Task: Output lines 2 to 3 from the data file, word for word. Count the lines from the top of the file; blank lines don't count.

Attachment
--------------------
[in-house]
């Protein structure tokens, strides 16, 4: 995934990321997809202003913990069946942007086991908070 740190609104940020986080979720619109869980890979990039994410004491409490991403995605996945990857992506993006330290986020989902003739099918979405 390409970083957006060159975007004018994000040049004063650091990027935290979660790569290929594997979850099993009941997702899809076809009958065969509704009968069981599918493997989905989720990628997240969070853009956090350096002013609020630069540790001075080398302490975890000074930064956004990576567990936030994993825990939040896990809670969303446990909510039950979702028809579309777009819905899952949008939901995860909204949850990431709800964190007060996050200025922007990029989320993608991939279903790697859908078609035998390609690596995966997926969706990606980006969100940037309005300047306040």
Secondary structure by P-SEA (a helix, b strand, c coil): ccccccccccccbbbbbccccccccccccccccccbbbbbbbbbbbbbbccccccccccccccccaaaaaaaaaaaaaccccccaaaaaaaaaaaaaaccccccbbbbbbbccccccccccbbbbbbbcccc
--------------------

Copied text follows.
């Protein structure tokens, strides 16, 4: 995934990321997809202003913990069946942007086991908070 740190609104940020986080979720619109869980890979990039994410004491409490991403995605996945990857992506993006330290986020989902003739099918979405 390409970083957006060159975007004018994000040049004063650091990027935290979660790569290929594997979850099993009941997702899809076809009958065969509704009968069981599918493997989905989720990628997240969070853009956090350096002013609020630069540790001075080398302490975890000074930064956004990576567990936030994993825990939040896990809670969303446990909510039950979702028809579309777009819905899952949008939901995860909204949850990431709800964190007060996050200025922007990029989320993608991939279903790697859908078609035998390609690596995966997926969706990606980006969100940037309005300047306040």
Secondary structure by P-SEA (a helix, b strand, c coil): ccccccccccccbbbbbccccccccccccccccccbbbbbbbbbbbbbbccccccccccccccccaaaaaaaaaaaaaccccccaaaaaaaaaaaaaaccccccbbbbbbbccccccccccbbbbbbbcccc